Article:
Meg Baird is a founding member of the experimental folk collective Espers (Drag City). She continues to perform and produce solo work under her own name, and she is the vocalist and drummer in Heron Oblivion (Sub Pop). Her most recent solo record, Don’t Weigh Down the Light, is currently available through Drag City. “I hope that my work as a musician hasn’t made me focus on sound in film too much, but it’s really hard for me not to think with my ears,” she wrote about her compiling her list. “Selecting just ten films was even more impossible—if it had been ten films for each letter of the alphabet, that would still be as hard.” Photo courtesy of Amy Harrity.
I was so excited by the news of this incredible release and restoration. Every moment is beautiful—as, of course, is the soundtrack by Ravi Shankar. Some scenes even seem to be able to penetrate the boundary of your own personal memory. Electrifying but peaceful. Throughout the entire trilogy, everything is leaving Apu behind, but the final scene shows all currents flooding home to him.
Agoraphobia, colonialism, trespass and gravity of sacred spaces, and a haunting portrayal of institutionalized abuse. I truly love how this film has become such a potent part of the fashion canon, via those pretty white dresses in afternoon sunlight. That golden light! And the subterranean hum in the sound design is perfect.
A late-night friend right up there with Cosmos and Hearts of Space. I’m sure I wouldn’t like this series as much without the Matt Dillon segment (episode three). The camaraderie in the other pieces is great, but the tension of that segment is built in real-time improvisation. The story unfolds right before you—one of the coolest, most magical feelings you can get. I still get really uncomfortable at the fish/trousers part in the Tom Waits episode, though.
Such a deceptively complex “teen film.” The incredible tableau of people in trees, in fields, and at crossroads can make you feel like you’re watching a dreamlike, heady laboratory study of the art of human scale. And an amazing depiction of classic American cars! If we all get to a point sometime in the future where seeing fossil fuels being guzzled by the gallon becomes grotesque and hard to watch, I’m sure that Dazed and Confused will still look incredible.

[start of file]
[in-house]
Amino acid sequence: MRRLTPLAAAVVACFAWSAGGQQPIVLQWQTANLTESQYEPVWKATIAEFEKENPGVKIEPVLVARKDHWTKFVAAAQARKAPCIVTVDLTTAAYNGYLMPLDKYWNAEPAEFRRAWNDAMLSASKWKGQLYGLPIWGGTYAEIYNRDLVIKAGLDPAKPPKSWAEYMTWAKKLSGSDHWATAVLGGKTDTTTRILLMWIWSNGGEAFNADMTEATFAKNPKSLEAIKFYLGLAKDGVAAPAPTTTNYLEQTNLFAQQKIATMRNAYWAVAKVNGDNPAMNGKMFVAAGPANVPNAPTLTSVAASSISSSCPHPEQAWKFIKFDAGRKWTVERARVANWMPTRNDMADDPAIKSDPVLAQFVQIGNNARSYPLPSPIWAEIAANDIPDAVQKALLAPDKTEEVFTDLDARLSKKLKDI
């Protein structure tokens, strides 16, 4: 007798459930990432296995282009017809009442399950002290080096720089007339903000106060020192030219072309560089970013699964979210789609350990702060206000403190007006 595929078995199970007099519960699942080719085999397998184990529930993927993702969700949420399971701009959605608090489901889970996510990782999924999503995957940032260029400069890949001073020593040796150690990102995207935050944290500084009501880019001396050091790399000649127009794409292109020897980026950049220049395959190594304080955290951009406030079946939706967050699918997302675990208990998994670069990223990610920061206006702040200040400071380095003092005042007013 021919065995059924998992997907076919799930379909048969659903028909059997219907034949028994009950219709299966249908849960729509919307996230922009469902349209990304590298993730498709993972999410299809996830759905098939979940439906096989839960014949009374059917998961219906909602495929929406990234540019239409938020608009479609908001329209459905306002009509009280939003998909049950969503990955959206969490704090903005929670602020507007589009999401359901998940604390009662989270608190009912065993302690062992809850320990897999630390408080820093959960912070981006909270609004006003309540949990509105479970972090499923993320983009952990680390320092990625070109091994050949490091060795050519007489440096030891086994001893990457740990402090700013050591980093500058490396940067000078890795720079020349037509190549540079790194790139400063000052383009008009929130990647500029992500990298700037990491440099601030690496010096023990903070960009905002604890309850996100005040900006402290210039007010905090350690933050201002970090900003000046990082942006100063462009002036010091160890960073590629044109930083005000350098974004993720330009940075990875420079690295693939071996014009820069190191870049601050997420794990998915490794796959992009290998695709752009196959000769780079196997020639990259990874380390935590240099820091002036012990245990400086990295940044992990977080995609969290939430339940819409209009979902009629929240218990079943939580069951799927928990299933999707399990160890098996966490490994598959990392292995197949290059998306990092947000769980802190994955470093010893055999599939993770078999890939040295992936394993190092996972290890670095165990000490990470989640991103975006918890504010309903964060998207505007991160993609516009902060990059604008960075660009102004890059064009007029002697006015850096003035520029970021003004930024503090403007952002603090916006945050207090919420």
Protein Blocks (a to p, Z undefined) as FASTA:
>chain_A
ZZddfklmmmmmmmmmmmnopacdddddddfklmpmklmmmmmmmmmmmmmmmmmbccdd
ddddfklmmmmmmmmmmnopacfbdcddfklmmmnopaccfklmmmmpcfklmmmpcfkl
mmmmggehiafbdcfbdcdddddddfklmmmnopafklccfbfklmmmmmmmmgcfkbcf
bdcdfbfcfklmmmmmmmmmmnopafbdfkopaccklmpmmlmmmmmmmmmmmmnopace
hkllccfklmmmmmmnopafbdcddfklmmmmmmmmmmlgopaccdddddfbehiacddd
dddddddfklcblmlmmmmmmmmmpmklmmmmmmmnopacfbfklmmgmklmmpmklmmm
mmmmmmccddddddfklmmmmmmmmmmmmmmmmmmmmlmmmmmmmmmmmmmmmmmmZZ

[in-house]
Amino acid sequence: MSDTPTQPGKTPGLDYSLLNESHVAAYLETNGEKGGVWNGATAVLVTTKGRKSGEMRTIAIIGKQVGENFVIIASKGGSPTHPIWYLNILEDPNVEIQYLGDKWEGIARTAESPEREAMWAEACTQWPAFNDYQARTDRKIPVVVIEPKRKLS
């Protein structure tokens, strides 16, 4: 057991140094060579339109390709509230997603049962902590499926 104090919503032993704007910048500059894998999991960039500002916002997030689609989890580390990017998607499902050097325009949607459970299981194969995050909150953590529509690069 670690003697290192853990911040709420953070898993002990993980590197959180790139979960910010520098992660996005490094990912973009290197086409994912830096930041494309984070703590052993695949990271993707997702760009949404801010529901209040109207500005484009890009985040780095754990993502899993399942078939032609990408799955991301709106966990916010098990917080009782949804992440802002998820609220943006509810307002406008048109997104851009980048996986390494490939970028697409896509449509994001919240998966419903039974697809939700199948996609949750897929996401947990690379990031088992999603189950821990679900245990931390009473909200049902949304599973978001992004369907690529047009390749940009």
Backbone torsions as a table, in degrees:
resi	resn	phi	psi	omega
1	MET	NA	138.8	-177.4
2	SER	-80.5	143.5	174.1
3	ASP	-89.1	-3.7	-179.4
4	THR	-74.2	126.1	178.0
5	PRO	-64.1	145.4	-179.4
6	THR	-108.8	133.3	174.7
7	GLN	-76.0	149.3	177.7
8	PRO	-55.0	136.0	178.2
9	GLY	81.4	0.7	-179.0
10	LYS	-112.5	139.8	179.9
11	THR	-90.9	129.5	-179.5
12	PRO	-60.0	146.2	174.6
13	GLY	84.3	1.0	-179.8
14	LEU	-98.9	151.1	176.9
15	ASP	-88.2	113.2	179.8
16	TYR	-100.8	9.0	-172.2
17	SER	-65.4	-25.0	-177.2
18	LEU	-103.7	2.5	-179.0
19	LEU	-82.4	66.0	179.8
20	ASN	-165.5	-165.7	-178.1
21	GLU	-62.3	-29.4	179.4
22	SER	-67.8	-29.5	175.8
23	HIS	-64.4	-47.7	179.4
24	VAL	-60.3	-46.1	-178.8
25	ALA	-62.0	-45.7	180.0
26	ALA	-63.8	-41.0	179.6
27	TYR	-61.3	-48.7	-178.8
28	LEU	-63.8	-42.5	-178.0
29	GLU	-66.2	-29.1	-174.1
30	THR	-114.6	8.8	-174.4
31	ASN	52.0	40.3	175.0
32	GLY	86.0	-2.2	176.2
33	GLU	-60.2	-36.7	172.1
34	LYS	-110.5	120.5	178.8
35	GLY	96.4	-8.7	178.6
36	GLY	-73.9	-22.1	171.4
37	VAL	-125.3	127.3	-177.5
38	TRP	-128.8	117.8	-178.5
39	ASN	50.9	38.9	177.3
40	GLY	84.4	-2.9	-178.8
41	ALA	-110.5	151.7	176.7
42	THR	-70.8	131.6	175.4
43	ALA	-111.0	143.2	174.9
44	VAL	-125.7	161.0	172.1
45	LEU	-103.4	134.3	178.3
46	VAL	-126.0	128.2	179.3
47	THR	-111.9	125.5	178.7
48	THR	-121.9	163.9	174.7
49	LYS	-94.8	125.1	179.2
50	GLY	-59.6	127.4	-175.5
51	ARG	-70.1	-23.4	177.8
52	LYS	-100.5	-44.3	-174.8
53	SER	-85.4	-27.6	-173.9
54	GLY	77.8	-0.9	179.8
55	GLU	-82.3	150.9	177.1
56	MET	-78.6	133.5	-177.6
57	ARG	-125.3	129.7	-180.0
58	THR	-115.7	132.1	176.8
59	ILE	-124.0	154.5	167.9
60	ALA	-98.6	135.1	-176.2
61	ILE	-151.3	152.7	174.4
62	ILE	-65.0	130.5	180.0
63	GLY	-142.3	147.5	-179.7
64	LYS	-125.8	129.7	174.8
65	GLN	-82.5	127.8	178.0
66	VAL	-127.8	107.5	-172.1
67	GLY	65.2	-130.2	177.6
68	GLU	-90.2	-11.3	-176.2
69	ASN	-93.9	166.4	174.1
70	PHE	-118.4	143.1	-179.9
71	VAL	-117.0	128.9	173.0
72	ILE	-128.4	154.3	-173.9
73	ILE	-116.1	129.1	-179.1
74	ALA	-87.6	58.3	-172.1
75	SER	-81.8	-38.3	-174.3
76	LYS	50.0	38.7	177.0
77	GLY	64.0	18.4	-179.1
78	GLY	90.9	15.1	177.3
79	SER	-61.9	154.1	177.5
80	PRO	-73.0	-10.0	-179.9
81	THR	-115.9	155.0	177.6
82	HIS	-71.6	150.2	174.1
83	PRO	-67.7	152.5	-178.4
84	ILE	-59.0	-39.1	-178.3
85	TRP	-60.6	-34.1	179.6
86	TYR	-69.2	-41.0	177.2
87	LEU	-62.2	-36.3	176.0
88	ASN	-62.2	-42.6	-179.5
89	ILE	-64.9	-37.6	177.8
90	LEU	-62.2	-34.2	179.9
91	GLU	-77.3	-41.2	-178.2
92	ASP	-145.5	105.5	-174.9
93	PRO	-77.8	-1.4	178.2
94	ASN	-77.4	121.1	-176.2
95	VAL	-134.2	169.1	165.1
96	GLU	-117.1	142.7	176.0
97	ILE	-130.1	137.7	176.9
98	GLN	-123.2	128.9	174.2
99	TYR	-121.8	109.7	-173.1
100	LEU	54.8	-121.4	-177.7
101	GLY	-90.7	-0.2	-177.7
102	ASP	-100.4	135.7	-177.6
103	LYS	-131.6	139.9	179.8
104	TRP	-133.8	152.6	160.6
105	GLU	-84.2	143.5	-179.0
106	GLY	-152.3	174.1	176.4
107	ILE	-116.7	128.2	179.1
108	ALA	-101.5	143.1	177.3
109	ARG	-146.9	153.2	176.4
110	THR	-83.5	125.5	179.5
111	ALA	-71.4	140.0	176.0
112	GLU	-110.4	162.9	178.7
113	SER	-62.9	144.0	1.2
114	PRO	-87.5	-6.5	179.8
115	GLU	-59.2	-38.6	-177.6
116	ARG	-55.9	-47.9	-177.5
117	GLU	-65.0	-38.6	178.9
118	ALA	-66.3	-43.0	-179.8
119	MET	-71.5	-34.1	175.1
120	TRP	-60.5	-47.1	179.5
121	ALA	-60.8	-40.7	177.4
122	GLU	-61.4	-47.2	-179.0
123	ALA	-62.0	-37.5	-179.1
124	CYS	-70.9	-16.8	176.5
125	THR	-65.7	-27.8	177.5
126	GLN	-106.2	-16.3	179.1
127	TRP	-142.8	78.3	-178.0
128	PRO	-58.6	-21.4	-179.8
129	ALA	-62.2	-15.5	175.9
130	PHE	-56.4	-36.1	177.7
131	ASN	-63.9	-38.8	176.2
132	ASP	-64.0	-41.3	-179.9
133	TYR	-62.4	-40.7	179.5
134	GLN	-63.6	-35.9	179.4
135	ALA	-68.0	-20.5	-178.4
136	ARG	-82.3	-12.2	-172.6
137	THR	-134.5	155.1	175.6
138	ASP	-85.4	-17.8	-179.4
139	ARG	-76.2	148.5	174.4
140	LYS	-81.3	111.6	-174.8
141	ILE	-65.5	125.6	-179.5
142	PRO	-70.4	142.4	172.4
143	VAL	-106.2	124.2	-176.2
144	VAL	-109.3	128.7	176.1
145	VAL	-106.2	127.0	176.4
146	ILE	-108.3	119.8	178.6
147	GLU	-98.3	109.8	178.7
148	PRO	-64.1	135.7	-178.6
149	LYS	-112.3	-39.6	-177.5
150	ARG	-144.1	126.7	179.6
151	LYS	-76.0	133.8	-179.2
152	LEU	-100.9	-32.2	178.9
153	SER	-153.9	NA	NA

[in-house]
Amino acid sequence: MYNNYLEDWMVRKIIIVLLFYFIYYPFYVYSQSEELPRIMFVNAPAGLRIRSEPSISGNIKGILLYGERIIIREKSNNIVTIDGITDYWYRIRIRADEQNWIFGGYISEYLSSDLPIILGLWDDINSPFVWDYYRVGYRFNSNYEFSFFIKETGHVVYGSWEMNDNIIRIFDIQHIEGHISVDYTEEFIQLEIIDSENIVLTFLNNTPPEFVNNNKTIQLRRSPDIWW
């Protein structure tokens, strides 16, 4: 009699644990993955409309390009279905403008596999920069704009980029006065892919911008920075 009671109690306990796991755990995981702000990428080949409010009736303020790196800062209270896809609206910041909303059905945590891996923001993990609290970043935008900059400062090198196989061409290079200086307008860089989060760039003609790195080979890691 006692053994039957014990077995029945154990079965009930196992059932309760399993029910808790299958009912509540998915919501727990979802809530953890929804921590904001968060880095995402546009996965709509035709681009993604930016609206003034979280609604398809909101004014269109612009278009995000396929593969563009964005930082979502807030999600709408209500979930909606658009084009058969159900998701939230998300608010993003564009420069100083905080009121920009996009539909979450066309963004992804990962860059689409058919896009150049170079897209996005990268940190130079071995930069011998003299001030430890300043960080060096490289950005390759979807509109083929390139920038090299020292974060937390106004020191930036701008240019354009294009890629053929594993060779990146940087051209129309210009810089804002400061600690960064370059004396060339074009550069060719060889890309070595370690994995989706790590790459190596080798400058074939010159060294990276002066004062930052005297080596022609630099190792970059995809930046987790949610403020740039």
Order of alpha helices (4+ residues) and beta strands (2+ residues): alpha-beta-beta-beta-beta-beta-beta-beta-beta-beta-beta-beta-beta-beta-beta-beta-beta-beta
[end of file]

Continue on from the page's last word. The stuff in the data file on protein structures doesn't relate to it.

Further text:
I had the chance to see Pennebaker give a talk before a screening of Monterey Pop. The audience got incredibly rowdy during his discussion of his short film Daybreak Express and interrupted Pennebaker’s remarks, chanting “Let’s rock!” Pennebaker gave up and rolled the film. Really lousy, but fitting. Watching Pennebaker and the Maysles’ incredible documentaries in tandem give me those same raw and complex feelings about rock ‘n’ roll as an art and a primal force.
I occasionally have to coax myself out of watching only Terrence Malick films.
You see this film underneath so many other films—it’s incredible to see it just by itself, with that Prokofiev score (and those battle helmets)! Current events have really been making me feel that it’s time to revisit World War II with fresh, even more unflinching eyes. This is a great film to watch from that headspace.
Intense soundtracks can feel intrusive and distracting, but these feel like perfect uses of (nice ‘n’ loud!) familiar songs in film. I’m so moved to happiness by the way the characters’ boiling-over thoughts, hopes, and dreams seem to be broadcast out of their internal lives and into this remarkable world created by Wong Kar-wai.
I never took any film classes back in college, but these are two that I saw by sneaking into different post-lecture screenings. A fascination with the power of the missing person has stayed with me.
The dizzying number of overlapping layers—worlds, eras, sympathies, and attachments—has kept Rebecca one of my all time favorites. Joan Fontaine’s nameless character can seem pathetic at times—overwhelmed by an insane situation in her austere, claustrophobic, itchy wool outfits. But she can also feel as powerful as a five-alarm wake-up call from the present tense. (Yikes, especially if the present tense is 1940.)
I can’t wait to see this new release! I have such incredible memories of watching this (probably just on a VHS borrowed from the library) and gushing over it with my mom and sister. All that gorgeousness, safe harbor from stupid rules, humor, light and landscape, and Kiri Te Kanawa blasting your heart out—such a welcome alternative for a young teenager into year six of the Reagan era.
I am such a fan of how E. M. Forster’s novel engenders hope and the promise of a sane and healthy relationship between humans, love, and nature and themselves. This film is so fun, and feels like everything is coming from such a knowing, good, and caring place. It supports you! Be true to yourself, do the right thing!
I think I may have counted wrong! I love this film far too much to talk about it anyway.